Sadat was born into poverty, one of 13 siblings. He entered the military and was involved in the Second World War where he was imprisoned, an experience of hardship common with many great men who later overcome the traumas of these ordeals (as opposed to being psychologically crippled by them). He later entered politics and by 1954 was minister of State, and over the next 15 years or so rose through the ranks, until becoming president of Egypt in 1970. In 1977 he became the first Arab leader to visit Israel in an official capacity, famously signing the Peace Treaty of 1979 alongside Israeli Prime Minister Menachem Begin, for which both men were granted the Nobel Peace Prize.

Nelson Mandela (1918-2013). Mandela, as with all the men on this list, was many things: a revolutionary fighter who stood strong against racist segregation (known generally as ‘apartheid’), a convict (he spent 27 years of his life in prison for leading a campaign of sabotage against the white government via his co-leadership of MK, a militant group created to fight against the injustices of white colonial rule), and ultimately as South African President from 1994-1999. He was the first black president of South Africa, and the first black leader elected via a representative system.

Mandela’s signature legacy was all about his tireless fight for civil rights and equality. He was originally trained in law and became deeply involved in anti-colonialism. Three years after his release from prison, in 1993, he was awarded the Nobel Peace Prize. It is rare that an ex-convict receives such recognition, which suggests as much as anything that the 27 years he spent imprisoned was fundamentally unjust. That said, Mandela was no smiling plastic saint. He was a fighter, and later a statesman and wise man, similar in that regard to the Sioux chief Sitting Bull. Mandela was enormously influential and impactful in what was, for most who admired him, a deeply inspiring fashion.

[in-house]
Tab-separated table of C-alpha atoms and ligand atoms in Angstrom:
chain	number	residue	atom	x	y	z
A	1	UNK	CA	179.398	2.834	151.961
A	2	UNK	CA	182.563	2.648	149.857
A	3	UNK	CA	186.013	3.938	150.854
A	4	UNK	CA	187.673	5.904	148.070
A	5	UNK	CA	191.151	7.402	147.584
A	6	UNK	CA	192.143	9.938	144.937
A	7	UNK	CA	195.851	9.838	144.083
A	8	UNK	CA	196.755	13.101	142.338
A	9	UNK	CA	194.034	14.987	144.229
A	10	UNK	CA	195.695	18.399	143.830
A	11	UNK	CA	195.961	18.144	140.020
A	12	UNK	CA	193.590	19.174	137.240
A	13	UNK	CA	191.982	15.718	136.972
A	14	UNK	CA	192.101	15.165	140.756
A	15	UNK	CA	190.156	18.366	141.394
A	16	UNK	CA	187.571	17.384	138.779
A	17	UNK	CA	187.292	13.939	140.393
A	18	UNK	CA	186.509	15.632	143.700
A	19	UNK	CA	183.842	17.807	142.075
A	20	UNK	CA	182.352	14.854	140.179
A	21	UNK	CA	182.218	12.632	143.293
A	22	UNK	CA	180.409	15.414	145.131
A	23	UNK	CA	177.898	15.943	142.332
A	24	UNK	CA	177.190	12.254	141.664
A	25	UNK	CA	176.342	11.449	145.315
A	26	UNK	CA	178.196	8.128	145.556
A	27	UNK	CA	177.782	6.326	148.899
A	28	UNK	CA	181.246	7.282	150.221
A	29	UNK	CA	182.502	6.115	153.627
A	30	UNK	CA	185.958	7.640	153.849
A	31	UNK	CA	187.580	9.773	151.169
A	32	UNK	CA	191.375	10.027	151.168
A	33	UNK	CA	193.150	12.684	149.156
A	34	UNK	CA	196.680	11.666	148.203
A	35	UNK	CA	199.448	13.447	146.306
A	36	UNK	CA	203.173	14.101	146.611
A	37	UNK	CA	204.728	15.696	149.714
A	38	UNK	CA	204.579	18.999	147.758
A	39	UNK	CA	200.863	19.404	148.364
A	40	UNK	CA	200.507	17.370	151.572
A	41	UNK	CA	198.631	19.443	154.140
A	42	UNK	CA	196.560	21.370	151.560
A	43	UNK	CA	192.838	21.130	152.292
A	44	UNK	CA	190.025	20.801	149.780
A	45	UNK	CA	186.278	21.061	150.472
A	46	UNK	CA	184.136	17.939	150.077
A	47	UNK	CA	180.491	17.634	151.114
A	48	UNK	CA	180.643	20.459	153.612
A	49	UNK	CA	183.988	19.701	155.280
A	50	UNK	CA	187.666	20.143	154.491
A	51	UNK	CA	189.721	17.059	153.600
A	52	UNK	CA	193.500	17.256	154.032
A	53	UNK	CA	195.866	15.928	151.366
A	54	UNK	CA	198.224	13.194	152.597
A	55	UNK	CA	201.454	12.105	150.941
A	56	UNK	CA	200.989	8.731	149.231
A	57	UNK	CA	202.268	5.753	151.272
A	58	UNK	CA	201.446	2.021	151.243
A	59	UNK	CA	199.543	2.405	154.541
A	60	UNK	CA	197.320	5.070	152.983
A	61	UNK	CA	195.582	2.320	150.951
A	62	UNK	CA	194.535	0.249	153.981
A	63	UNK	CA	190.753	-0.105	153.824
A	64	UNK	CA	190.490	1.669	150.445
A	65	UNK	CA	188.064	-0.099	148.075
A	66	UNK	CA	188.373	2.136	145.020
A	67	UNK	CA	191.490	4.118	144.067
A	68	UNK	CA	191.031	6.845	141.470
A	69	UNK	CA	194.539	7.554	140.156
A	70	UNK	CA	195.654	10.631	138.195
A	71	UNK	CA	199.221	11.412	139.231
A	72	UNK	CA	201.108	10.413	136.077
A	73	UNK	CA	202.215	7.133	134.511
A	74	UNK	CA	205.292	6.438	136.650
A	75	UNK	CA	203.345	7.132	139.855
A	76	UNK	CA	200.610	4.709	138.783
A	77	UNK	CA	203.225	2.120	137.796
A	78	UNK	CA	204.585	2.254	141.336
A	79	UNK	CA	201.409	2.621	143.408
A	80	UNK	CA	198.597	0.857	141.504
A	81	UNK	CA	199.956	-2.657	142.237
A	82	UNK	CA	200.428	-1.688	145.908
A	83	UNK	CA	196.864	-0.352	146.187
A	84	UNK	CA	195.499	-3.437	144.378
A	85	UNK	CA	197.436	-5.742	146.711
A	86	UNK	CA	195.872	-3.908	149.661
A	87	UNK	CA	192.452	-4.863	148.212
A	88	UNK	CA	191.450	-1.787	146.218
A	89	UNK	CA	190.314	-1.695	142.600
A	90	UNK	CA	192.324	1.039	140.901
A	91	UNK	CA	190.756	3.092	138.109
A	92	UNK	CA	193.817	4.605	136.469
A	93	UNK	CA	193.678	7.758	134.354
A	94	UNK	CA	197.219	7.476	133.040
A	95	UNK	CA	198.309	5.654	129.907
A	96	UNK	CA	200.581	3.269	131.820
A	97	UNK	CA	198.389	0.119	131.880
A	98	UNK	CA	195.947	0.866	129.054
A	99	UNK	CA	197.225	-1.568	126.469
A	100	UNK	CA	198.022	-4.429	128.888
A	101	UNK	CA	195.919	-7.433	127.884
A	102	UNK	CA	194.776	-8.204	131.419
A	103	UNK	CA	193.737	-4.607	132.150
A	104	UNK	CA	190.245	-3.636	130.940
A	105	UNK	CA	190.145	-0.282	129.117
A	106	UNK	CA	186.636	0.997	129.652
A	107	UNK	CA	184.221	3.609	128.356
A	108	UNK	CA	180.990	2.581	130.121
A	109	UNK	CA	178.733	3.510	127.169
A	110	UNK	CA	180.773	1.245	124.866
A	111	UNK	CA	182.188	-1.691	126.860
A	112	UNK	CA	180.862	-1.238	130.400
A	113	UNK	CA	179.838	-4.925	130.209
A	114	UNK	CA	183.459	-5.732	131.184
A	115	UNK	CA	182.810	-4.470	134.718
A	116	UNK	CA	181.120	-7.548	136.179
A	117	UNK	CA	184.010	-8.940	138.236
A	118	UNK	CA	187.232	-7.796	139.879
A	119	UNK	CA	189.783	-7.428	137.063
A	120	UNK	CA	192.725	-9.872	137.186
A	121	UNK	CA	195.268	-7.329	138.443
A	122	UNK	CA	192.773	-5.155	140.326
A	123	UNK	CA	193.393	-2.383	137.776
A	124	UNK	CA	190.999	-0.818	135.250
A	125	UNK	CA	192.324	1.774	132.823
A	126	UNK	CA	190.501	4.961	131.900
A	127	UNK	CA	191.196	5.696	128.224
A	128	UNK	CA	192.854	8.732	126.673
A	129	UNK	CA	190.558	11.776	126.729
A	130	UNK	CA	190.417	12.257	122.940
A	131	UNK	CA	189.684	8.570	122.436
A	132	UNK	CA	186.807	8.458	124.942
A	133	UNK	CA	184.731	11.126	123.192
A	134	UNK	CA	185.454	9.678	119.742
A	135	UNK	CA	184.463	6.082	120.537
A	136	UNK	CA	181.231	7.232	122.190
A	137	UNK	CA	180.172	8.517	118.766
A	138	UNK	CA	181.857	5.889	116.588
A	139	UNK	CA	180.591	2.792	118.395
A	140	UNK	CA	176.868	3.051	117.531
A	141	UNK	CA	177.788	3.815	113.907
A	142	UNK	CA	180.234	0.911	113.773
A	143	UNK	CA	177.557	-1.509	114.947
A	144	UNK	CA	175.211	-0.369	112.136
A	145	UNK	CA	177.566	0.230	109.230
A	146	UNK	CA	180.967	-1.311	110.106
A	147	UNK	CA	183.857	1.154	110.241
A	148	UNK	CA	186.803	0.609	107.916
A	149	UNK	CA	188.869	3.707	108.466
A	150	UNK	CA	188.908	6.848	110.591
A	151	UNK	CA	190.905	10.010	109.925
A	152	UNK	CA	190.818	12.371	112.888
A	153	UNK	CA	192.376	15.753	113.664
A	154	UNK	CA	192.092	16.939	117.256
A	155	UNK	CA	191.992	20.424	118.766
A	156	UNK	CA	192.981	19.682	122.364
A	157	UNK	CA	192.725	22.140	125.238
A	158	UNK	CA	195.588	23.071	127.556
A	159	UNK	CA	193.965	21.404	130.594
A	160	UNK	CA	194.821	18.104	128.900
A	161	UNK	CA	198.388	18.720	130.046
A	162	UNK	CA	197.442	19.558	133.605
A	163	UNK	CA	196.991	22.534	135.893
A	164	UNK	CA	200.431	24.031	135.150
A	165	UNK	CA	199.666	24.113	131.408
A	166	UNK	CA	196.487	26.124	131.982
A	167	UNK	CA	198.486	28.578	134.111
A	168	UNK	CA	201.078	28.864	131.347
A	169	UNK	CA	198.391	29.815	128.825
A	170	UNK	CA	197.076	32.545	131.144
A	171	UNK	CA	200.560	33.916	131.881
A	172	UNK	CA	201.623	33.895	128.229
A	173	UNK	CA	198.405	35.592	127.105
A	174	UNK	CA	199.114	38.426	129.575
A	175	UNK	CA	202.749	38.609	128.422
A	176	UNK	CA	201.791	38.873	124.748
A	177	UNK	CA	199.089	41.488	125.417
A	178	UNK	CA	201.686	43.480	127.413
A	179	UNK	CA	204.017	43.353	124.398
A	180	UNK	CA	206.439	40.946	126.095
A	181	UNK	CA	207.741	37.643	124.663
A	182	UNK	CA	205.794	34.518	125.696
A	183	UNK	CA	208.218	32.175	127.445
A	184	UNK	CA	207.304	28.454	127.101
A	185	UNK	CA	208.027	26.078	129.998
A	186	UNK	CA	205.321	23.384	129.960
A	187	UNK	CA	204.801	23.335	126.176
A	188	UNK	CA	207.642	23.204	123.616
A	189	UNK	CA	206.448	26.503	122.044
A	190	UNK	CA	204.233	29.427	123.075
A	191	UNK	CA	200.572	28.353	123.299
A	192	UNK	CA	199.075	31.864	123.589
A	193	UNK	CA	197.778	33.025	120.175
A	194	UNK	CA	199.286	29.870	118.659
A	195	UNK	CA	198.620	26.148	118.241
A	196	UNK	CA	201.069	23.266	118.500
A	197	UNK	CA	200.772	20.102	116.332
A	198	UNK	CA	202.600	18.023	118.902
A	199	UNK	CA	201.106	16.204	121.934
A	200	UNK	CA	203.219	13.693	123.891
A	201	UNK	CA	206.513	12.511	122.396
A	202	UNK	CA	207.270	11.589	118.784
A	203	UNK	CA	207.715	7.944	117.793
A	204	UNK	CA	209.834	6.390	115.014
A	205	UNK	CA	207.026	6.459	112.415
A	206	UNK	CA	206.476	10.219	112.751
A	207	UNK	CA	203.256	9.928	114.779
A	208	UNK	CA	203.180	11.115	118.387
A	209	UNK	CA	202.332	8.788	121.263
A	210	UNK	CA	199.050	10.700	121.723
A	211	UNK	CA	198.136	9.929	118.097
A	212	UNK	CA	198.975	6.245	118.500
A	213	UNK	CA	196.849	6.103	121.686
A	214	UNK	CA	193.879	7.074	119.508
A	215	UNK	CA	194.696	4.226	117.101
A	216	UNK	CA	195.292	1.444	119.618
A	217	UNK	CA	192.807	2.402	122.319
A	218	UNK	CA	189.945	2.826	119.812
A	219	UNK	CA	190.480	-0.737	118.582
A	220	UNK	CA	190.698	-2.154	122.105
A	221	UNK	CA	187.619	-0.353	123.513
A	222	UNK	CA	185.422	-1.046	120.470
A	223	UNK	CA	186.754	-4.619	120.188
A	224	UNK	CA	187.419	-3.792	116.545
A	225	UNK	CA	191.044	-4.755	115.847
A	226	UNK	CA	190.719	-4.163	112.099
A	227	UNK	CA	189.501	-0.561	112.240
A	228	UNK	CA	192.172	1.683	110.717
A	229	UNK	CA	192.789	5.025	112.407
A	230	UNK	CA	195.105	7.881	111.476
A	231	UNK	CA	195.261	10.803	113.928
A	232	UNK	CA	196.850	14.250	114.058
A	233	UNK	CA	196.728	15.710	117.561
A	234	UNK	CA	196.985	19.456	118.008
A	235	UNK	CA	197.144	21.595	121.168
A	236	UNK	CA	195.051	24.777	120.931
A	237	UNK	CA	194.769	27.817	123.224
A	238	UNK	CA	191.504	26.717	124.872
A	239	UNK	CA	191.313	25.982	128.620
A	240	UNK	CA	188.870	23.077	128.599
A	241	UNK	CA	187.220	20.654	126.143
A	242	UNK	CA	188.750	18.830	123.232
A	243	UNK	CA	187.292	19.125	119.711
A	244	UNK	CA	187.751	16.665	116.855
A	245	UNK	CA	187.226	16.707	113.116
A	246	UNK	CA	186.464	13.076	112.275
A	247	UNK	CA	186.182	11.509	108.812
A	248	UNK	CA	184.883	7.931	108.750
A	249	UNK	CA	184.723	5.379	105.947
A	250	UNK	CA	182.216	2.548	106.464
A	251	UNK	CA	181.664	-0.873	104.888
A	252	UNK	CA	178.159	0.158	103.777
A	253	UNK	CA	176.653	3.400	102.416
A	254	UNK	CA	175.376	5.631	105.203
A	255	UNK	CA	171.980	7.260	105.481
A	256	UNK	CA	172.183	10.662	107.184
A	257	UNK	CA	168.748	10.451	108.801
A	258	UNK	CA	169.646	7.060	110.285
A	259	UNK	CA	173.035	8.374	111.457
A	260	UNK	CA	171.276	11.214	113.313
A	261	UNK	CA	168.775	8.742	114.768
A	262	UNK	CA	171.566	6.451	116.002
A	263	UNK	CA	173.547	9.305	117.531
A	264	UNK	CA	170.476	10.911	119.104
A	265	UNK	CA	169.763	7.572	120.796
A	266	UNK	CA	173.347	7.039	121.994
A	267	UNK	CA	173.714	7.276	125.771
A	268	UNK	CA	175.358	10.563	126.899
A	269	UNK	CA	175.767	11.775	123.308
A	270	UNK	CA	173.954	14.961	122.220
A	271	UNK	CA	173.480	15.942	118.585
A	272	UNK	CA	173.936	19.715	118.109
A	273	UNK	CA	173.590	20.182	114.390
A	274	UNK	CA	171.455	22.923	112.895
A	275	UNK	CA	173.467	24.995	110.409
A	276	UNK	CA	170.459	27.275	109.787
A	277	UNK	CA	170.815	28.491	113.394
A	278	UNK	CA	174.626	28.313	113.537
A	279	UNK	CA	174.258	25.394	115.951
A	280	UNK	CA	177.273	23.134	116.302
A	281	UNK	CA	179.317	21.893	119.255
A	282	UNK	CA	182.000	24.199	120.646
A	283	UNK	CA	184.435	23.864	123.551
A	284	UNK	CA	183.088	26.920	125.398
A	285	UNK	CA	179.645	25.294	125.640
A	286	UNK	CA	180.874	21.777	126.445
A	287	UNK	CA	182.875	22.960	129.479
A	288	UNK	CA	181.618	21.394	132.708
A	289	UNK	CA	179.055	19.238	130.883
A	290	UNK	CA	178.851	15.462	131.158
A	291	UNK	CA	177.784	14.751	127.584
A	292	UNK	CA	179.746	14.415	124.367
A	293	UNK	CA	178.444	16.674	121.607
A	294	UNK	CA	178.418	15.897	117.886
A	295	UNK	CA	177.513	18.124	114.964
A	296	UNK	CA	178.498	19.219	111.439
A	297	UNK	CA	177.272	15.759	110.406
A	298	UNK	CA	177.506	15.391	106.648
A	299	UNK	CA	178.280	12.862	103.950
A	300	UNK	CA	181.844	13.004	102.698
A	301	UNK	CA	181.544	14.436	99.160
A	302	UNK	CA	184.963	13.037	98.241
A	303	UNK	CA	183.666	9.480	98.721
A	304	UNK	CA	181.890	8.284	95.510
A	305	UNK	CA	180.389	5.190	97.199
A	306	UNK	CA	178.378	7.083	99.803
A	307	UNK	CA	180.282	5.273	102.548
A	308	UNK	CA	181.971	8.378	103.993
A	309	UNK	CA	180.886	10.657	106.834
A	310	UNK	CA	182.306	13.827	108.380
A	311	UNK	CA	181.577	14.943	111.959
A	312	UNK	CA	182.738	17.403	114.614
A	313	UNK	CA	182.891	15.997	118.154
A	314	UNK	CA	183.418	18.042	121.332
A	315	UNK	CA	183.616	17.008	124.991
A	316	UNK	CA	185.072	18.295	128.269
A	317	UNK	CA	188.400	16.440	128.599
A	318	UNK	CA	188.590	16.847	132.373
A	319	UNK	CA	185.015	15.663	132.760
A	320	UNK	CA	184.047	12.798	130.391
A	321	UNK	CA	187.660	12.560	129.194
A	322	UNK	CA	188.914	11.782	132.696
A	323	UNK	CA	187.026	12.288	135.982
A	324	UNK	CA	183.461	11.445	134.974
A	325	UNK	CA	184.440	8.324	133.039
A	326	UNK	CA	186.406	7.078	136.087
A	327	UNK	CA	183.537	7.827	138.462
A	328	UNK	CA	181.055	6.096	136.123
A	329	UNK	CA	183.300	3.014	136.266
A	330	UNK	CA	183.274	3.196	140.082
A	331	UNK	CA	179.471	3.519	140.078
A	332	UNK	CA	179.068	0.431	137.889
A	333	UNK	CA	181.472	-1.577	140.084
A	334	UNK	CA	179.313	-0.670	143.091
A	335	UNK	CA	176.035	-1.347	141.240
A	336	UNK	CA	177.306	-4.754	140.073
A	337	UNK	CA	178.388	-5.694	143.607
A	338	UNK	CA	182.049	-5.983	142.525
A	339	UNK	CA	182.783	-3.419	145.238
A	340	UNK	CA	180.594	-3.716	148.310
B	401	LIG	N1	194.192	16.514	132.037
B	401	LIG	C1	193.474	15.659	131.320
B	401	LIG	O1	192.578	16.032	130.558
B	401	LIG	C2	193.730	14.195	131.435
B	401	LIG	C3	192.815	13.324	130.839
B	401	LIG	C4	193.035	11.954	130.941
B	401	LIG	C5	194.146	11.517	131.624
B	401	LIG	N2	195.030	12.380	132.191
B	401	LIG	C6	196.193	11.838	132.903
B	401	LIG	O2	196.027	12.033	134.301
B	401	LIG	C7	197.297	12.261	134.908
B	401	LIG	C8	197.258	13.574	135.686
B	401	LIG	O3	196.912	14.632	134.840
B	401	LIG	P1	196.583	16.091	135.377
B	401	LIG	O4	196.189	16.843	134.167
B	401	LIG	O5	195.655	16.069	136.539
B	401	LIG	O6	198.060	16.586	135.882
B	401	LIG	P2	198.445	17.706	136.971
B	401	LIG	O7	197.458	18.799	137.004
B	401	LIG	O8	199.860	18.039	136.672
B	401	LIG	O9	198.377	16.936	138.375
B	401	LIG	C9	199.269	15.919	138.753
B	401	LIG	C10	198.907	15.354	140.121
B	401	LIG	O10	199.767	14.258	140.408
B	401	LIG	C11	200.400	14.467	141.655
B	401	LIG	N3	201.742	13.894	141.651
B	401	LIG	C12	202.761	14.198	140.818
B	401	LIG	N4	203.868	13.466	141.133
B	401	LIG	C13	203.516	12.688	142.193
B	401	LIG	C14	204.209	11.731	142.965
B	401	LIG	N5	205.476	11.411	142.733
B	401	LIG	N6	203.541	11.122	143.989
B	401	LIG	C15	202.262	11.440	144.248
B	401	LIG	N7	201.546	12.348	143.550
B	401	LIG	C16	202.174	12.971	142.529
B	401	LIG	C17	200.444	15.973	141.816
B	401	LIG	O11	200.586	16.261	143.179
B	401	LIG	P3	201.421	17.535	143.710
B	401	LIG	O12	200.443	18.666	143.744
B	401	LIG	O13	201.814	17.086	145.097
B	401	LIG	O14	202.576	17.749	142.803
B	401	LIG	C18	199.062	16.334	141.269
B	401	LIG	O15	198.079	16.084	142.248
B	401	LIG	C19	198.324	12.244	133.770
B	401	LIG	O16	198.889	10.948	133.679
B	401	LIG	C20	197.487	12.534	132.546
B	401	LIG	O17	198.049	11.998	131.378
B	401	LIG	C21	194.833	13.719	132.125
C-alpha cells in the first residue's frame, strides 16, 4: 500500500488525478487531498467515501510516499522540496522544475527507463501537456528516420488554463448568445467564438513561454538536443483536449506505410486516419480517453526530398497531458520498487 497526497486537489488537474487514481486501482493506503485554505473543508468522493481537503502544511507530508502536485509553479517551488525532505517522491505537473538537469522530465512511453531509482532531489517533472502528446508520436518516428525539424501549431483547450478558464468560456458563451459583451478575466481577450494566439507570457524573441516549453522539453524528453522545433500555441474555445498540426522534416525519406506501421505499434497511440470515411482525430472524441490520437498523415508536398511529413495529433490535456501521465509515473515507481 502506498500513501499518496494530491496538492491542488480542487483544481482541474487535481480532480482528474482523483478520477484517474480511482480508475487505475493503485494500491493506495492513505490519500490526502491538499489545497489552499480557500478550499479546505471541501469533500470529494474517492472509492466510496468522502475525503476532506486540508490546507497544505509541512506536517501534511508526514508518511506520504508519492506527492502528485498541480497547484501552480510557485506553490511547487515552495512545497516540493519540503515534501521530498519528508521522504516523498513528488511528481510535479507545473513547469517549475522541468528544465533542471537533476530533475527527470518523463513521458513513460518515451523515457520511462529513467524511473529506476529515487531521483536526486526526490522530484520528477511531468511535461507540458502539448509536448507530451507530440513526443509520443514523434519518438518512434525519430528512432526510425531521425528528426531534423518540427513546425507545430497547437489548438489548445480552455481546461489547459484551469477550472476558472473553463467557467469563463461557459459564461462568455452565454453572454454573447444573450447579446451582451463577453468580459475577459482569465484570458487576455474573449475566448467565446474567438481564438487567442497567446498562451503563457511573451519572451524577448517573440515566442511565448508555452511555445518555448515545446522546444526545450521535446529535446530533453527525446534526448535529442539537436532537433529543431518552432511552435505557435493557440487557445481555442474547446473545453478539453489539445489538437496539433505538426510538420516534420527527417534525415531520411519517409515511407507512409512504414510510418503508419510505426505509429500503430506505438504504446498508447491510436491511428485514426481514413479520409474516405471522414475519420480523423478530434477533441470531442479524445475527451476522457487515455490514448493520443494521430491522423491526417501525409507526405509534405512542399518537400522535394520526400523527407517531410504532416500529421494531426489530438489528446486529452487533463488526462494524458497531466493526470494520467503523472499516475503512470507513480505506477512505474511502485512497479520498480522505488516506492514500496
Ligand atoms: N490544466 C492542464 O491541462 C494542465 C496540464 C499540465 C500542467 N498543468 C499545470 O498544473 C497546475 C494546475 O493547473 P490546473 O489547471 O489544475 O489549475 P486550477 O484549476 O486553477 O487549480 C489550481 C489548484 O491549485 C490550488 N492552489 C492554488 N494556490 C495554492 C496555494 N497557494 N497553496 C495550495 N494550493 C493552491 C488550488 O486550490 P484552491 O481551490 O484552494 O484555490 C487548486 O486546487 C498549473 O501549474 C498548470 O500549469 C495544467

Martin Luther King (1929-1968). Among King’s major legacies was being mainly responsible for the passage of the Civil Rights Act of 1964 and the subsequent Voting Rights Act of 1965. His assassination at the young age of 38 leaves one wondering what else he might have accomplished if he had been granted the time, given his powerful personality and visionary nature.

King had been inspired by the non-violent activism of Mahatma Gandhi, the famed Indian political revolutionary (and he even served as honorary president of the Gandhi Society for Human Rights). He spearheaded the labor rights and voting rights for blacks. King was a Christian minister by training, but he was anything but an introverted religious mystic, he was primarily a voice and a force for sweeping social justice and necessary change.